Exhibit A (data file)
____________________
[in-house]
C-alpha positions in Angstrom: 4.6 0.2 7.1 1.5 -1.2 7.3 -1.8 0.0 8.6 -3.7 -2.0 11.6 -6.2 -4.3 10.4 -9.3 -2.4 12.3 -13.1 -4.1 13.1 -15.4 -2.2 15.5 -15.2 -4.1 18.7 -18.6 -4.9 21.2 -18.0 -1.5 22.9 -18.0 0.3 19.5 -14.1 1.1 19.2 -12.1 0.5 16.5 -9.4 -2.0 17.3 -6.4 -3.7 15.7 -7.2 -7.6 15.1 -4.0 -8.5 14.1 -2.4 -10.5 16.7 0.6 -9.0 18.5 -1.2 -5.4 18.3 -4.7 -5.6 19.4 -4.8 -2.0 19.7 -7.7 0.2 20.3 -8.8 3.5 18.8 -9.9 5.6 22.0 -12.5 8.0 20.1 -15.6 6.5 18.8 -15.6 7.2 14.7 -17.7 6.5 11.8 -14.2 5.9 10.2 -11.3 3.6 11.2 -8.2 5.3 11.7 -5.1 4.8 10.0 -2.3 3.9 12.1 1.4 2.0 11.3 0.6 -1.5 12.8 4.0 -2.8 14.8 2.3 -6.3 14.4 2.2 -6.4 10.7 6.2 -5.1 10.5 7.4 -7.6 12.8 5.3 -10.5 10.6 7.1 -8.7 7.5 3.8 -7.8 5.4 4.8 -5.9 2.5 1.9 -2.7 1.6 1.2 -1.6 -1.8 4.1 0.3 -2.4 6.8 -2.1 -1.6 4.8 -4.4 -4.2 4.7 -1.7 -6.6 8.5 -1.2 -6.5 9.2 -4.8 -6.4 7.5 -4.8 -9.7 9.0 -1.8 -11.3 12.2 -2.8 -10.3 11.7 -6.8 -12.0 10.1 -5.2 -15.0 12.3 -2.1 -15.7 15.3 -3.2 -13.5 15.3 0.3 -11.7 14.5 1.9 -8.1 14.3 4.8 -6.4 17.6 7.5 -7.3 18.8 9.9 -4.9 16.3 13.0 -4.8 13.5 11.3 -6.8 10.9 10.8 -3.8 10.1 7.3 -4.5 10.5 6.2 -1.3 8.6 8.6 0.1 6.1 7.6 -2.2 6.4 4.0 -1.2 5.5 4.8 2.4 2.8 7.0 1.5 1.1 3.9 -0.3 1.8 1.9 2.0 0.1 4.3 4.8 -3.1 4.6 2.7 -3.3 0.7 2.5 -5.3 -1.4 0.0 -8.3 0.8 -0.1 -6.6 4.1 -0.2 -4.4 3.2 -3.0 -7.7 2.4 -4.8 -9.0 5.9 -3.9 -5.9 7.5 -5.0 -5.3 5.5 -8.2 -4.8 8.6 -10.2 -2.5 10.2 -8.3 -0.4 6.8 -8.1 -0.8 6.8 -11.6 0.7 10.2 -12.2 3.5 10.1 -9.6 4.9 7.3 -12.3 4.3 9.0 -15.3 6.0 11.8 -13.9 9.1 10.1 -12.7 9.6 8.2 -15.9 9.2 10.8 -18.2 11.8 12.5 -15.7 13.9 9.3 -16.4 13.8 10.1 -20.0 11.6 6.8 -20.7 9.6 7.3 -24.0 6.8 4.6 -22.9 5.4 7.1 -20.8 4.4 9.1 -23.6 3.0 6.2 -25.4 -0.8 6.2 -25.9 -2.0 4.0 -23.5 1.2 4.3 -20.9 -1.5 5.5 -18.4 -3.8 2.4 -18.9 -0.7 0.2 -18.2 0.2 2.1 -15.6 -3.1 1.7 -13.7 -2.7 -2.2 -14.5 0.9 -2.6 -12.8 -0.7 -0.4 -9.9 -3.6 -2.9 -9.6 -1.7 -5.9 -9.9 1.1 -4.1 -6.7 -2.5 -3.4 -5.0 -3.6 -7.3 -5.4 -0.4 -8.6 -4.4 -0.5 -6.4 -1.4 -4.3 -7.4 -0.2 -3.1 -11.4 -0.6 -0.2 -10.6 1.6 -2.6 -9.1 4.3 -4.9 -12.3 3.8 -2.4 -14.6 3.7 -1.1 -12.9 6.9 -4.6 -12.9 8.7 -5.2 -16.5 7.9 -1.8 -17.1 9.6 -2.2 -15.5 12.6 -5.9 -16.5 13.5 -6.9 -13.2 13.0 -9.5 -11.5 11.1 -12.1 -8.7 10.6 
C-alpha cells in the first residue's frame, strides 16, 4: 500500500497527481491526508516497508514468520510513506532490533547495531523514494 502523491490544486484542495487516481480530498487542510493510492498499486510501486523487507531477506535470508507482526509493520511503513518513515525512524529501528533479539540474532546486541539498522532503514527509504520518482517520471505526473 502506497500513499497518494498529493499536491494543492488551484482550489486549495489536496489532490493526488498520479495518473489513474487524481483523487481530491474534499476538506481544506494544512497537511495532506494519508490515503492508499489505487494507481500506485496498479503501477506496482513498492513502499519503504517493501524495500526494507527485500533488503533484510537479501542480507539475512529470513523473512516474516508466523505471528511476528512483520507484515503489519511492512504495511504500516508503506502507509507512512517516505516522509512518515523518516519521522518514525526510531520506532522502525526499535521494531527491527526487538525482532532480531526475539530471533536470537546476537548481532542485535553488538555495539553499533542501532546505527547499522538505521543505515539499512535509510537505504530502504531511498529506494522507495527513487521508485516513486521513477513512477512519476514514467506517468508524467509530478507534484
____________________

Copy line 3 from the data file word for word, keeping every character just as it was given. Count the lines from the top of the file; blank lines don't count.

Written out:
C-alpha cells in the first residue's frame, strides 16, 4: 500500500497527481491526508516497508514468520510513506532490533547495531523514494 502523491490544486484542495487516481480530498487542510493510492498499486510501486523487507531477506535470508507482526509493520511503513518513515525512524529501528533479539540474532546486541539498522532503514527509504520518482517520471505526473 502506497500513499497518494498529493499536491494543492488551484482550489486549495489536496489532490493526488498520479495518473489513474487524481483523487481530491474534499476538506481544506494544512497537511495532506494519508490515503492508499489505487494507481500506485496498479503501477506496482513498492513502499519503504517493501524495500526494507527485500533488503533484510537479501542480507539475512529470513523473512516474516508466523505471528511476528512483520507484515503489519511492512504495511504500516508503506502507509507512512517516505516522509512518515523518516519521522518514525526510531520506532522502525526499535521494531527491527526487538525482532532480531526475539530471533536470537546476537548481532542485535553488538555495539553499533542501532546505527547499522538505521543505515539499512535509510537505504530502504531511498529506494522507495527513487521508485516513486521513477513512477512519476514514467506517468508524467509530478507534484